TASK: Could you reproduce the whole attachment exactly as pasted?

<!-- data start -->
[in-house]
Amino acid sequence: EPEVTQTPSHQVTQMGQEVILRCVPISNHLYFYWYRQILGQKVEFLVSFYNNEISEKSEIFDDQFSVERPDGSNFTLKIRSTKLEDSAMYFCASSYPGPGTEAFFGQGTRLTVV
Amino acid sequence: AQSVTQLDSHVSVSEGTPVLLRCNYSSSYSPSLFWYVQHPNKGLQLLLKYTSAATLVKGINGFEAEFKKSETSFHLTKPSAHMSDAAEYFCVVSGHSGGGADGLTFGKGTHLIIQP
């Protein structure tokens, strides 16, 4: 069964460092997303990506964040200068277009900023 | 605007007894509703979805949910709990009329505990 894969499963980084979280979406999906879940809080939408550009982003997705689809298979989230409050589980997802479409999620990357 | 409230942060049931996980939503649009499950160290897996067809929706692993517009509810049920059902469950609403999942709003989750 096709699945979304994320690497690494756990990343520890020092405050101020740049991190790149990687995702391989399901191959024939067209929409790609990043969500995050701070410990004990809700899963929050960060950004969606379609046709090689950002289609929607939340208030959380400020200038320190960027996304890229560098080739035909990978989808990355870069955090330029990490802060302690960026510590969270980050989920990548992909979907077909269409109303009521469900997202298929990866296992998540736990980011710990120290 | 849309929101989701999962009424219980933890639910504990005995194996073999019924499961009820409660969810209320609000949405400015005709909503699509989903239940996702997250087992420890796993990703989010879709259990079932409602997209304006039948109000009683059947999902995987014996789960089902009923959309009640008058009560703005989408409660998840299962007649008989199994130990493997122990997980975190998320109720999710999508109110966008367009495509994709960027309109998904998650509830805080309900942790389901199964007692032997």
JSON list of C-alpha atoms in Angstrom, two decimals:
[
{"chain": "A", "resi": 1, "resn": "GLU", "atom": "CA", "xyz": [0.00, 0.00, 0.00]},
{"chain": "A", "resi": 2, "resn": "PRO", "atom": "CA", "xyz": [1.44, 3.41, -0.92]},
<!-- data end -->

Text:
[in-house]
Amino acid sequence: EPEVTQTPSHQVTQMGQEVILRCVPISNHLYFYWYRQILGQKVEFLVSFYNNEISEKSEIFDDQFSVERPDGSNFTLKIRSTKLEDSAMYFCASSYPGPGTEAFFGQGTRLTVV
Amino acid sequence: AQSVTQLDSHVSVSEGTPVLLRCNYSSSYSPSLFWYVQHPNKGLQLLLKYTSAATLVKGINGFEAEFKKSETSFHLTKPSAHMSDAAEYFCVVSGHSGGGADGLTFGKGTHLIIQP
């Protein structure tokens, strides 16, 4: 069964460092997303990506964040200068277009900023 | 605007007894509703979805949910709990009329505990 894969499963980084979280979406999906879940809080939408550009982003997705689809298979989230409050589980997802479409999620990357 | 409230942060049931996980939503649009499950160290897996067809929706692993517009509810049920059902469950609403999942709003989750 096709699945979304994320690497690494756990990343520890020092405050101020740049991190790149990687995702391989399901191959024939067209929409790609990043969500995050701070410990004990809700899963929050960060950004969606379609046709090689950002289609929607939340208030959380400020200038320190960027996304890229560098080739035909990978989808990355870069955090330029990490802060302690960026510590969270980050989920990548992909979907077909269409109303009521469900997202298929990866296992998540736990980011710990120290 | 849309929101989701999962009424219980933890639910504990005995194996073999019924499961009820409660969810209320609000949405400015005709909503699509989903239940996702997250087992420890796993990703989010879709259990079932409602997209304006039948109000009683059947999902995987014996789960089902009923959309009640008058009560703005989408409660998840299962007649008989199994130990493997122990997980975190998320109720999710999508109110966008367009495509994709960027309109998904998650509830805080309900942790389901199964007692032997």
JSON list of C-alpha atoms in Angstrom, two decimals:
[
{"chain": "A", "resi": 1, "resn": "GLU", "atom": "CA", "xyz": [0.00, 0.00, 0.00]},
{"chain": "A", "resi": 2, "resn": "PRO", "atom": "CA", "xyz": [1.44, 3.41, -0.92]},